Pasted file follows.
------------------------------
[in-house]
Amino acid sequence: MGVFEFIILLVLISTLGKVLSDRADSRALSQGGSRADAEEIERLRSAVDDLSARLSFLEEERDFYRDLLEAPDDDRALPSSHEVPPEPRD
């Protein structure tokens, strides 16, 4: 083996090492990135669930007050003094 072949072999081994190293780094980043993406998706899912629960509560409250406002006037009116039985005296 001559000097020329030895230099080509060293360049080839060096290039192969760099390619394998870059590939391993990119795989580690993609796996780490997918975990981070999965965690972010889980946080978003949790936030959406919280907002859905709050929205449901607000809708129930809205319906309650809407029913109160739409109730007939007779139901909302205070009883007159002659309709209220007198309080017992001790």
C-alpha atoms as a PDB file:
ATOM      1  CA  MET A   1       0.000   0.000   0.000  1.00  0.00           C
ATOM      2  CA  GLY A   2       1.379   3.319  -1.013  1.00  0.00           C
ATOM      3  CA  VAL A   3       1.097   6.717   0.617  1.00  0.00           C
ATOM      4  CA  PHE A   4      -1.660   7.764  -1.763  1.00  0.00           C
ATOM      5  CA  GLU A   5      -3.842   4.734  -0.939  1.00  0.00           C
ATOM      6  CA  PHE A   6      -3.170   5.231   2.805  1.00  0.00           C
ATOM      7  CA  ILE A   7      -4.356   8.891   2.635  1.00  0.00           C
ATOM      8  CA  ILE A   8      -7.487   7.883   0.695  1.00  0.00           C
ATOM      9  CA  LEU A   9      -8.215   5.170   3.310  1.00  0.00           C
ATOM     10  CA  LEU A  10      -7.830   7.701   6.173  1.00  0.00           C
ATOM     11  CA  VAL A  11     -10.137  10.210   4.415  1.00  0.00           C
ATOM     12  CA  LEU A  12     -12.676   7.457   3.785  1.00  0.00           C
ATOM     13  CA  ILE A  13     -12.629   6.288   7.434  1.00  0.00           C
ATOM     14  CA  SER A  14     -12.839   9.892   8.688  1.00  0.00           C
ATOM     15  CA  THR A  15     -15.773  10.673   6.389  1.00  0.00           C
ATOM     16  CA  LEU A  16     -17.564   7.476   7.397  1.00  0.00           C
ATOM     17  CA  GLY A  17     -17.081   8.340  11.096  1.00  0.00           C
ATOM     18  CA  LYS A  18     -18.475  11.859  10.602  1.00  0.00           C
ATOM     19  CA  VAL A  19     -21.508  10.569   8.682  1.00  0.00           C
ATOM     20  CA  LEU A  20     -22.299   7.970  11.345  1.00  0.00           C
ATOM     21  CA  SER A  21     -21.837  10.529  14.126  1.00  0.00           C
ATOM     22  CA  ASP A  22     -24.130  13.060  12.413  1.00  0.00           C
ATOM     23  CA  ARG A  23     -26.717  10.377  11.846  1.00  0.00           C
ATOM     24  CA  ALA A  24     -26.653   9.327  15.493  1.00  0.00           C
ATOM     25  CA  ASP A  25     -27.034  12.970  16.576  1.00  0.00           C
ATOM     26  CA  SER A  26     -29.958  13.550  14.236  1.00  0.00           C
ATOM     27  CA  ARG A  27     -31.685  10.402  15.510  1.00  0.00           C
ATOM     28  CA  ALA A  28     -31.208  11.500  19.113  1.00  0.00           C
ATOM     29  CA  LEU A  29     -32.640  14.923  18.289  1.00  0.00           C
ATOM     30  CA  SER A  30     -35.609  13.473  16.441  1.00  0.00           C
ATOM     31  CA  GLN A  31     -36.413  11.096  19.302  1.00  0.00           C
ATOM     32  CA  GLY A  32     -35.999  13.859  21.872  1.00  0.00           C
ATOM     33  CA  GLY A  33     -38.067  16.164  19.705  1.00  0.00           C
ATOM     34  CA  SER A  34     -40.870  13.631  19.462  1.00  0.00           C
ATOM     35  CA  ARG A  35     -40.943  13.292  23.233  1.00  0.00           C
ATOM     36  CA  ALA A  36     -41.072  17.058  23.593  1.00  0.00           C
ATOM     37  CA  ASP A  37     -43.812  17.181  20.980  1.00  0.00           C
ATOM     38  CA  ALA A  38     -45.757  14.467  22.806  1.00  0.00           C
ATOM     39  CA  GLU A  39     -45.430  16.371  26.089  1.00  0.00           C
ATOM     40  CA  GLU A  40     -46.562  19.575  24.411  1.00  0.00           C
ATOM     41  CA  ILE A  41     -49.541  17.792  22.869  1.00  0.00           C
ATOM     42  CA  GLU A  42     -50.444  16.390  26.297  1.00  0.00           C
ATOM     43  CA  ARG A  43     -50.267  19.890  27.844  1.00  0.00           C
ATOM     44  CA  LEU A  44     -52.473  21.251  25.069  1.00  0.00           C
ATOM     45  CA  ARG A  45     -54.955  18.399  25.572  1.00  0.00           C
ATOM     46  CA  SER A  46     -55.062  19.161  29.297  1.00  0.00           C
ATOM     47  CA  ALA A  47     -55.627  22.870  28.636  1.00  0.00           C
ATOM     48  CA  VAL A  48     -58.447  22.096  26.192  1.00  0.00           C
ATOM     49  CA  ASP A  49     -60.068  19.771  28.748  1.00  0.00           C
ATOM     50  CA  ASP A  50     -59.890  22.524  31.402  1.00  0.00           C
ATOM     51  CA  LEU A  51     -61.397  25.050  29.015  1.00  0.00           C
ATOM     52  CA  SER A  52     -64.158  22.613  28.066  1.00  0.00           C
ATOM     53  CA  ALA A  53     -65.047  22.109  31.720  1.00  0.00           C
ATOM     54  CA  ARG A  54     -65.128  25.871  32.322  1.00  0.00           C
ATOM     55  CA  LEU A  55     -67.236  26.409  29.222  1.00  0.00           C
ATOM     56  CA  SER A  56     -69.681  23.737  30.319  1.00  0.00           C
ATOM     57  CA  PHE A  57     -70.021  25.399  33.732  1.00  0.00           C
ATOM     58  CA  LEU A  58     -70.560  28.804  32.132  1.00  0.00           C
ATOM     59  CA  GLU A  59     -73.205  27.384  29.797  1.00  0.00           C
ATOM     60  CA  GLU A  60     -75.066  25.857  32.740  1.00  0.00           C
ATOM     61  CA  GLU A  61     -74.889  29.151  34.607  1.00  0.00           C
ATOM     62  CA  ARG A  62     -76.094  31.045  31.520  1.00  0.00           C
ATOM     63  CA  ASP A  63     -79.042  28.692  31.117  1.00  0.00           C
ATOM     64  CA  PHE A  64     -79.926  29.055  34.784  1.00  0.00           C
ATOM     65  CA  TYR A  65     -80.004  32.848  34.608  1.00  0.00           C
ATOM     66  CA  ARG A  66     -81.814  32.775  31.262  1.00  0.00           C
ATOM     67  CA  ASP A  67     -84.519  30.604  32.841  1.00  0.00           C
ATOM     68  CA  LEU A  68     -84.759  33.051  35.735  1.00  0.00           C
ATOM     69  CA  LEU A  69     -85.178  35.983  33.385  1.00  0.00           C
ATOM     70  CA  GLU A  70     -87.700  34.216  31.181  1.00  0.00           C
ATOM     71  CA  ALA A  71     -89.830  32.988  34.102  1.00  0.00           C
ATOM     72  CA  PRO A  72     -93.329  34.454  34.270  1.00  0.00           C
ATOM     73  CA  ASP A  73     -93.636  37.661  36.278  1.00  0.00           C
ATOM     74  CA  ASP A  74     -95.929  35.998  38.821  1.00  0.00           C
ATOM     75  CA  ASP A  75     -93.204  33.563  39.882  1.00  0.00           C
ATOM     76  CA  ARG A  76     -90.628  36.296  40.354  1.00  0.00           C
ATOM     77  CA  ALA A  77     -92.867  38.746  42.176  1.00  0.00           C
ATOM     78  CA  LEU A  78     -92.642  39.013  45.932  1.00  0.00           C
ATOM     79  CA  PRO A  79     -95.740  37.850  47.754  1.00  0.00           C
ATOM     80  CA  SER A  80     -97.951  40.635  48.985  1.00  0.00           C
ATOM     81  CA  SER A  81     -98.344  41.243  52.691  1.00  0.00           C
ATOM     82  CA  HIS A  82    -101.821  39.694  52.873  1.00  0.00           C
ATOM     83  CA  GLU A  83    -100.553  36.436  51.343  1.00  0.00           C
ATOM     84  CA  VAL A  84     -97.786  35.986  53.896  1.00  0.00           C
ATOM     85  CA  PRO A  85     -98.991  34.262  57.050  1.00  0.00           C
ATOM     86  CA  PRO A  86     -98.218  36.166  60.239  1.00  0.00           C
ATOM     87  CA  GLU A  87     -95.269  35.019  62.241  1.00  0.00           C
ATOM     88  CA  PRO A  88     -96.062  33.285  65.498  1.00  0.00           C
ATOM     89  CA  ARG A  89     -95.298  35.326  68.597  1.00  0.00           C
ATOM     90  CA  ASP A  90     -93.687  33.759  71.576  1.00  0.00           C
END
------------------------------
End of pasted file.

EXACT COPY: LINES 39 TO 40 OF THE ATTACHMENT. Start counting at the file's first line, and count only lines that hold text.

ATOM     35  CA  ARG A  35     -40.943  13.292  23.233  1.00  0.00           C
ATOM     36  CA  ALA A  36     -41.072  17.058  23.593  1.00  0.00           C